It’s conference season in scholarly communications. Between them, the Scholarly Kitchen Chefs have been / will be at 9 events around the world in the 6 week stretch from early April to mid May. In a series of “Smorgasbord” posts, Chefs will share some of the key themes emerging for our sector. This week: Charlie Rapple reports from EARMA, Roy Kaufman from the London Book Fair, and David Crotty from STM.
Looking at five ‘lines’ that the publishing industry has broadly agreed upon, but that now we are finding ourselves crossing.
Today, Clarivate has installed Bar Veinstein as president for Academic and Government, a move that should bring renewed focus to the product portfolio, writes Roger C. Schonfeld.
Christos Petrou takes a look at the Guest Editor model for publishing and its recent impact on Hindawi and MDPI, as Clarivate has delisted some of their journals.
Two giants in the library technology market move the battle over who controls library catalog records to court.
Today, Roger C. Schonfeld argues that Clarivate’s acquisition of ProQuest, which was completed last week, is another second-order consequence of open access.
Can Clarivate deliver on a single, normalized measurement of citation impact or did its marketing department promise too much?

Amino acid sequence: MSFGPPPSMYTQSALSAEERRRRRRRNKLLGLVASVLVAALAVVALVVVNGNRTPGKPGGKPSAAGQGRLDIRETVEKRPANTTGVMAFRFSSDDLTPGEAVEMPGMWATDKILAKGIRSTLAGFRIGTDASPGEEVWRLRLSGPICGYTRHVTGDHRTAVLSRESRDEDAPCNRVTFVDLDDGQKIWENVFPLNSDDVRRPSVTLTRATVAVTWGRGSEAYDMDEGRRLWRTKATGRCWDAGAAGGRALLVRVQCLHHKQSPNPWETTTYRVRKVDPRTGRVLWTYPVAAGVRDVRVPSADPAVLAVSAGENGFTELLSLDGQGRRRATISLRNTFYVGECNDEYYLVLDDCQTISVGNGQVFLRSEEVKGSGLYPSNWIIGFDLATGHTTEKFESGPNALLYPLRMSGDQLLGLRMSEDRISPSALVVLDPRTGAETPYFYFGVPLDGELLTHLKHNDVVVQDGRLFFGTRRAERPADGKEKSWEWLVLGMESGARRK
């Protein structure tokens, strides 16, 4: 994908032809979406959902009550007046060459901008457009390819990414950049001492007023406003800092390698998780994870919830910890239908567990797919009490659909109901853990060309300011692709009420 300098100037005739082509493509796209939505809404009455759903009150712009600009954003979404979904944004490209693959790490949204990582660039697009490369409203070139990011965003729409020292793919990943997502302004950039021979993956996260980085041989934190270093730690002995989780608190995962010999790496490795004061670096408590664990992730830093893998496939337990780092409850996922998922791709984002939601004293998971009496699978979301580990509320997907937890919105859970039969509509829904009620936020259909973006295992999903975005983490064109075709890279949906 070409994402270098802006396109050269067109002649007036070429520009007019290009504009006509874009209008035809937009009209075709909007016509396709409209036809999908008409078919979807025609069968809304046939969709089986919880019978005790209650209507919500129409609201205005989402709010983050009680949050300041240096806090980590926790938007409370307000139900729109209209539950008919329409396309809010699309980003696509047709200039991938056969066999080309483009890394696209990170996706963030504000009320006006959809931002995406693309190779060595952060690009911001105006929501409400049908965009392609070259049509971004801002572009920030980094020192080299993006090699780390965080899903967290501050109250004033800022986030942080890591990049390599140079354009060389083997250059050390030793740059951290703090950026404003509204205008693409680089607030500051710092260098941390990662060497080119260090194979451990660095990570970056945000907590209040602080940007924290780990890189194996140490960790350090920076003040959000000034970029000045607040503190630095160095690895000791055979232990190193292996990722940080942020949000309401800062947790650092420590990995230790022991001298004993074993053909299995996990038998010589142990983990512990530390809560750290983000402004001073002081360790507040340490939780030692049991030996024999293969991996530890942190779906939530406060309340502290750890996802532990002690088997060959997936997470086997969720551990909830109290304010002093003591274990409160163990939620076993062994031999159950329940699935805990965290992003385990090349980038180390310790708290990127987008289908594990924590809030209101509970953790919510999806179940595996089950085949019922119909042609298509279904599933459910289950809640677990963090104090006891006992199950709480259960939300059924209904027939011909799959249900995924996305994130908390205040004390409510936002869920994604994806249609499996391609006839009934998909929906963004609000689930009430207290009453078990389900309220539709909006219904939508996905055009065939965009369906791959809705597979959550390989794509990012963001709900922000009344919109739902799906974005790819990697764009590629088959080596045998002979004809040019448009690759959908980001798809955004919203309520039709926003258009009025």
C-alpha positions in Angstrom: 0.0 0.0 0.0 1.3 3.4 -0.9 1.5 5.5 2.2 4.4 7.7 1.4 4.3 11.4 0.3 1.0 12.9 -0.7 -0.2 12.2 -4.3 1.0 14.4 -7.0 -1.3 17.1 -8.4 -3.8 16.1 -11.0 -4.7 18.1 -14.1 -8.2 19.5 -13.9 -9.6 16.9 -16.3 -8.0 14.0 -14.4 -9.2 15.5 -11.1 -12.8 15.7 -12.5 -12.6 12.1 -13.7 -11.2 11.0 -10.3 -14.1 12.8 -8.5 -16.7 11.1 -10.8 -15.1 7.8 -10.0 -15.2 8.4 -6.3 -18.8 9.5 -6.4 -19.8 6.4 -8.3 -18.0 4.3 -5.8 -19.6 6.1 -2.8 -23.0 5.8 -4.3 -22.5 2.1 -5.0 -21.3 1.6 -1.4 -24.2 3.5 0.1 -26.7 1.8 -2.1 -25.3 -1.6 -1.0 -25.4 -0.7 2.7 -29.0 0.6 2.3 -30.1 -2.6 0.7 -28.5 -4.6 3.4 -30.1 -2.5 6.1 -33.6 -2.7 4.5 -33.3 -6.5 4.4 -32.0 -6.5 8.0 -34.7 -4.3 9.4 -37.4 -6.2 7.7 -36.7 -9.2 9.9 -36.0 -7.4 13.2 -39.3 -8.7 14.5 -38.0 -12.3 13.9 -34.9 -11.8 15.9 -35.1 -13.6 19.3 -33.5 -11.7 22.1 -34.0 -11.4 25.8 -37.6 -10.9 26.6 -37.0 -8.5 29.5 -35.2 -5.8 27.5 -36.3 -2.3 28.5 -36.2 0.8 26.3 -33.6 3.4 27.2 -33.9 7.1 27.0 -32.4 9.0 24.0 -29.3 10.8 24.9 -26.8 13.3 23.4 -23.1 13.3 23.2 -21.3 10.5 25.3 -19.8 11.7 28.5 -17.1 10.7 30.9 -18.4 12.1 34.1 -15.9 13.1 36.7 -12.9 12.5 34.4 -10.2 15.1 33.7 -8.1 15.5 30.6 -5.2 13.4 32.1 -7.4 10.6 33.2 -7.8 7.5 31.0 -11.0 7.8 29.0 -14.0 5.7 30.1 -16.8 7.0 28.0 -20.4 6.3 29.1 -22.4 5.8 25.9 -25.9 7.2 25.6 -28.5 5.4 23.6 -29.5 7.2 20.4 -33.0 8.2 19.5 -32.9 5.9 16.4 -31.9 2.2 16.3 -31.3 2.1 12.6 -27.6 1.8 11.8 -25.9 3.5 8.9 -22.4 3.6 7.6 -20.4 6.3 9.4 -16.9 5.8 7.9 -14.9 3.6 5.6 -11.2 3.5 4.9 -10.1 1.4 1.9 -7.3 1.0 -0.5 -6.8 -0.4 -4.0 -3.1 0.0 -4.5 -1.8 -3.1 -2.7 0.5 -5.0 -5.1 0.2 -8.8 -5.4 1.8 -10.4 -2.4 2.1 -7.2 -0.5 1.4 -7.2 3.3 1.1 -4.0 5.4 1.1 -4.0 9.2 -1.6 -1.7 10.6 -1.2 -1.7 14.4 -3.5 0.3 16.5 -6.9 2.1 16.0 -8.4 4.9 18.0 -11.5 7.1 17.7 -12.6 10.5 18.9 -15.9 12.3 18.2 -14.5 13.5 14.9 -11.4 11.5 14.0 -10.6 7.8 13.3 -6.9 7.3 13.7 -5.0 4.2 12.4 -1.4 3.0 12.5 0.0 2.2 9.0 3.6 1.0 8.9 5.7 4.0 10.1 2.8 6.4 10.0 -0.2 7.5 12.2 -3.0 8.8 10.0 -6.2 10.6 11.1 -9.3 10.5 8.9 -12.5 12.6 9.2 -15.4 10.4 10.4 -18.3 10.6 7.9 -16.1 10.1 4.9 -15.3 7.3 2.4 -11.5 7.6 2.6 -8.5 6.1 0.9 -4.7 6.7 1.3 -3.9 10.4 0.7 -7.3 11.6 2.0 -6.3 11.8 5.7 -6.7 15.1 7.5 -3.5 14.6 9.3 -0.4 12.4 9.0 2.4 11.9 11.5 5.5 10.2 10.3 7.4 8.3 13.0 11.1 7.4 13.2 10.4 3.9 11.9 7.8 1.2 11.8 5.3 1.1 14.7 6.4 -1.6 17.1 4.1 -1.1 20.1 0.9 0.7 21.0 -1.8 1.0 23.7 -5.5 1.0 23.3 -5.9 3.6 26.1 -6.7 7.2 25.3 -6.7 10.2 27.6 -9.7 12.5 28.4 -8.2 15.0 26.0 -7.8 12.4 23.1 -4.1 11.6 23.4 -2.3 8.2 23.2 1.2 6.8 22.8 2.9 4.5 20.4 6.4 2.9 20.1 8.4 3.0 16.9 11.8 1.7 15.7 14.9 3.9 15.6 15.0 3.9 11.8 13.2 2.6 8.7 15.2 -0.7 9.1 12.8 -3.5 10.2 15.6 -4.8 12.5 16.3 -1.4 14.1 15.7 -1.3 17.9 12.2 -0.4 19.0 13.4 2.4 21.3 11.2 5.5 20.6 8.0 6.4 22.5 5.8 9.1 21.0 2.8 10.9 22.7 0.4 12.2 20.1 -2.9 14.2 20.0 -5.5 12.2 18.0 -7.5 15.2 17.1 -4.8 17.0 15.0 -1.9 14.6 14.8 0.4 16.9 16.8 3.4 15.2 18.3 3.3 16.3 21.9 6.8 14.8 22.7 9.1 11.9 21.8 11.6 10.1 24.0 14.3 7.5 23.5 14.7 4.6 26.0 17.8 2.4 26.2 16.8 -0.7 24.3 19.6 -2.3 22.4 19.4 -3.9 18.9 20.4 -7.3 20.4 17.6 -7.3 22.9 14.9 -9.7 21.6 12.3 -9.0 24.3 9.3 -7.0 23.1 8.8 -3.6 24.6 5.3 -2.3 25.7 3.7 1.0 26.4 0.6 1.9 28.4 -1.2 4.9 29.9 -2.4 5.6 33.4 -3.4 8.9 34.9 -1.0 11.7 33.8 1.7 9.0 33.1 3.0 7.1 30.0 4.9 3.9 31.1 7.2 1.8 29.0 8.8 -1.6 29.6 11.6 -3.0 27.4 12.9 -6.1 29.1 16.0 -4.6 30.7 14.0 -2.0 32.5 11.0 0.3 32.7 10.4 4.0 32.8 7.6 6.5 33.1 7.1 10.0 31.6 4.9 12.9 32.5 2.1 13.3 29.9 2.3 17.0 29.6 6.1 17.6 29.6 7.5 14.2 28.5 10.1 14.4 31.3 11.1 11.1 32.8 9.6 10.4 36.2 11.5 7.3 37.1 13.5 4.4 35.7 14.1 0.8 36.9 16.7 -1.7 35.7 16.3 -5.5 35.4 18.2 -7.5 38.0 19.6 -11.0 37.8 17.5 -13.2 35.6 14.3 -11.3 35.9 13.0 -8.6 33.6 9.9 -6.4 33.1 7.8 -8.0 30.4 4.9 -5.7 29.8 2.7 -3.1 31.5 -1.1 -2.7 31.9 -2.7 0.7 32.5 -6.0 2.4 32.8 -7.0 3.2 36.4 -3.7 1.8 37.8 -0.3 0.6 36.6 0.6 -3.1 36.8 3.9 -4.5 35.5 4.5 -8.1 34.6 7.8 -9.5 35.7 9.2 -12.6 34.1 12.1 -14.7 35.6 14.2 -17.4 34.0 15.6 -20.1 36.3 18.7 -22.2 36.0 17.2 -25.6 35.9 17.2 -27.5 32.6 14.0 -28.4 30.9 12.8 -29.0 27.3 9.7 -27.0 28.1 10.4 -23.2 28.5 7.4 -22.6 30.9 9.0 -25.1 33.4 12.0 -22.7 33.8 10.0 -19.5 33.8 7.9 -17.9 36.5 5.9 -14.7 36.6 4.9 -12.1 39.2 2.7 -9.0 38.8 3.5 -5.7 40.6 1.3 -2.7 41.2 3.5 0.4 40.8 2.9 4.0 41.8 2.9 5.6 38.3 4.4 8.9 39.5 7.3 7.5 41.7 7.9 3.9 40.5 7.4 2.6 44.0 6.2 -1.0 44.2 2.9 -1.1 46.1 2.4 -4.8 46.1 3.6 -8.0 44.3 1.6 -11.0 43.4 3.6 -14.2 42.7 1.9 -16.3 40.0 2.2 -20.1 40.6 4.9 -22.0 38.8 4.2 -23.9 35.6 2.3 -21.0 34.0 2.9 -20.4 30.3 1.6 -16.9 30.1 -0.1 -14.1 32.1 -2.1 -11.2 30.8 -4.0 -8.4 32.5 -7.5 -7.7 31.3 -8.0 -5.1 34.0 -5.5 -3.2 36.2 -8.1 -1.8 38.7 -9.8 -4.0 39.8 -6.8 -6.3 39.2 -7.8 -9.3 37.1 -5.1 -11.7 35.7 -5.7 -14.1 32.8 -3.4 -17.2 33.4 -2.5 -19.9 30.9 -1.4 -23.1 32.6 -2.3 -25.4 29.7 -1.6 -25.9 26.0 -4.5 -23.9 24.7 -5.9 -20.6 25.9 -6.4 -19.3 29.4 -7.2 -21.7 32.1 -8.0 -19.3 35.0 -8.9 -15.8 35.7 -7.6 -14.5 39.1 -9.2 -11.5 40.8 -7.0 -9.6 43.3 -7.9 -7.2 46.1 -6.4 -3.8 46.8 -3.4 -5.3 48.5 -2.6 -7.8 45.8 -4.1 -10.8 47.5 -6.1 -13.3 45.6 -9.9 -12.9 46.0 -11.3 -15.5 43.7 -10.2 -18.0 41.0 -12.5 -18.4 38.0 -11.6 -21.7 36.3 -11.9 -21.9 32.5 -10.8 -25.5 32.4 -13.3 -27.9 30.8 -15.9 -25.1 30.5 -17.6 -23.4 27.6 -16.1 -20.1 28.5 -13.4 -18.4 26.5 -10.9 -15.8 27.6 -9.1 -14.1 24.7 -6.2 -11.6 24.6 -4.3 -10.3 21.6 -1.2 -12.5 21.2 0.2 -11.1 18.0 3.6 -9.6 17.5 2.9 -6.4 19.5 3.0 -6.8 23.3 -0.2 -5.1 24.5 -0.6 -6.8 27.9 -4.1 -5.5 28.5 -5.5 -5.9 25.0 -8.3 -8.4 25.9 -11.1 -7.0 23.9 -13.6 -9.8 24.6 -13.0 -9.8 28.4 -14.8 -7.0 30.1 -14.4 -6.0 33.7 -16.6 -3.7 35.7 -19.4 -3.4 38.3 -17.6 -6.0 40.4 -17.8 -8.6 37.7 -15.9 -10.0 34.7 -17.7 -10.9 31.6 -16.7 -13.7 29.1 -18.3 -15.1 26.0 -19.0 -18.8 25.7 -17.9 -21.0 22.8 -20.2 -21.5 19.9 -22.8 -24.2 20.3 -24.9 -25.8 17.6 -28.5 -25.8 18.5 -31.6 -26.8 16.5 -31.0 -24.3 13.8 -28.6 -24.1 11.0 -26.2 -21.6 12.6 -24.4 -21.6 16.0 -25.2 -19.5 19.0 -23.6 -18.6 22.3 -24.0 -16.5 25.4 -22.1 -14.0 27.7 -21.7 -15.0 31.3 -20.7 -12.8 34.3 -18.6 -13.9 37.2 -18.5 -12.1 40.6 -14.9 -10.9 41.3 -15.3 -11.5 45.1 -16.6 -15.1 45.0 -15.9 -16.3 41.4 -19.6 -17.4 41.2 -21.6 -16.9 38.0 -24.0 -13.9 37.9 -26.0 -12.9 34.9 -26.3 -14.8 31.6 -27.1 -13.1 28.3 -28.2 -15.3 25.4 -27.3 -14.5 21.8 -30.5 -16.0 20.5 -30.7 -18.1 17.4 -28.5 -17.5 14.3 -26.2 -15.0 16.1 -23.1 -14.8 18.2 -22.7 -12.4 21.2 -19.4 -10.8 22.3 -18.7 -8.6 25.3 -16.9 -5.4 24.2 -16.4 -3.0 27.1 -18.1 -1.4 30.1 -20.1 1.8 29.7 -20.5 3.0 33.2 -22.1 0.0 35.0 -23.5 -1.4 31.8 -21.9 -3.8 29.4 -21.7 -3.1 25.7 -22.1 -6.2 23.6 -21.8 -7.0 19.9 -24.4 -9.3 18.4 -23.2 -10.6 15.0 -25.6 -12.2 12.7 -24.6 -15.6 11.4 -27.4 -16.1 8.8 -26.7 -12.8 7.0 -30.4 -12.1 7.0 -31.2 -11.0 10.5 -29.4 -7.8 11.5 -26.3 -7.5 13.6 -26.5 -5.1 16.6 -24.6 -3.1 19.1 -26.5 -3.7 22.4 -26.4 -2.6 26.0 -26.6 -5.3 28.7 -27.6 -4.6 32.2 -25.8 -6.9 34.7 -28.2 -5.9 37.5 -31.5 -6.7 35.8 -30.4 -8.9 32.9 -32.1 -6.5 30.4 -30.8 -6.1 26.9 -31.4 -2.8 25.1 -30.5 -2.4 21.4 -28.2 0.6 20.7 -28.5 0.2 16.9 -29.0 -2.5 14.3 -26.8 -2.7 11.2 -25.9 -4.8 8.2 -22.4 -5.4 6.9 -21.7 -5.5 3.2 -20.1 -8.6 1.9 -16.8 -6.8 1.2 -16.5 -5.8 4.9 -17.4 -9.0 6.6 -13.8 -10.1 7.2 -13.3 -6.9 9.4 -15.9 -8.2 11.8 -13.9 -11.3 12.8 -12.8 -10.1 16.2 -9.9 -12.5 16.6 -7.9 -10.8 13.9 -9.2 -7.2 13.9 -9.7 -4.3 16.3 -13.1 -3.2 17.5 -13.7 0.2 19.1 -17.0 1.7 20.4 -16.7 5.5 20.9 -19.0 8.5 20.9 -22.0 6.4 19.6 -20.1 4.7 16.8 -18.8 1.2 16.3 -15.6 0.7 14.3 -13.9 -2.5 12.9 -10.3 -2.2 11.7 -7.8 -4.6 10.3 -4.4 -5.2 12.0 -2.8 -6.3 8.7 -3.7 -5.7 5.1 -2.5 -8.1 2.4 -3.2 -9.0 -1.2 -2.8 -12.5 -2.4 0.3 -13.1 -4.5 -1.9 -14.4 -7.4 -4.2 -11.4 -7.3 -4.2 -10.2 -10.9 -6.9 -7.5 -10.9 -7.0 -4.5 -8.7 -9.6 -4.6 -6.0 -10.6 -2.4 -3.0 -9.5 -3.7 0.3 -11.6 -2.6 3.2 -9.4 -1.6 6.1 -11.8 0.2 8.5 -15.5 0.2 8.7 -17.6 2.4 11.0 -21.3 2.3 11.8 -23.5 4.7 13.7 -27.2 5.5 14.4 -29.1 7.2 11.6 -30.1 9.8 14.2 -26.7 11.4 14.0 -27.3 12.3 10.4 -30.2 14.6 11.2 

Some journals are expected to benefit immensely under Clarivate’s new counting model.
Starting 2021, Journal Impact Factors will be calcuated using online publication dates, not print ones. But phased roll-out may lead to bias for some journals.
The structural transition wrought by the internet continues to transform the journal-centric model of scholarly publishing into a researcher-centric model of scholarly communication. Success requires engagement with researcher identity, which is a struggle even for most of the largest publishing houses. Who is competing to own researcher identity and how can other publishers engage this vital role?
Breaking News Today: Following Clarivate’s public listing and a high level reorganization, Web of Science Group CEO Annette Thomas is departing
Publishers are losing online traffic on their own platforms. What does this mean for the future of the publisher site and the hosted platform companies?
The separation of powers is as important in academic publishing as it is in government.
A public allegation of citation manipulation among 5 journals deserves a public inquiry.
As publishers increasingly lose control of the final stage of the publishing process, they are looking elsewhere to extract economic value. They are finding it upstream, in the various linked processes that lead to the (erstwhile) final document.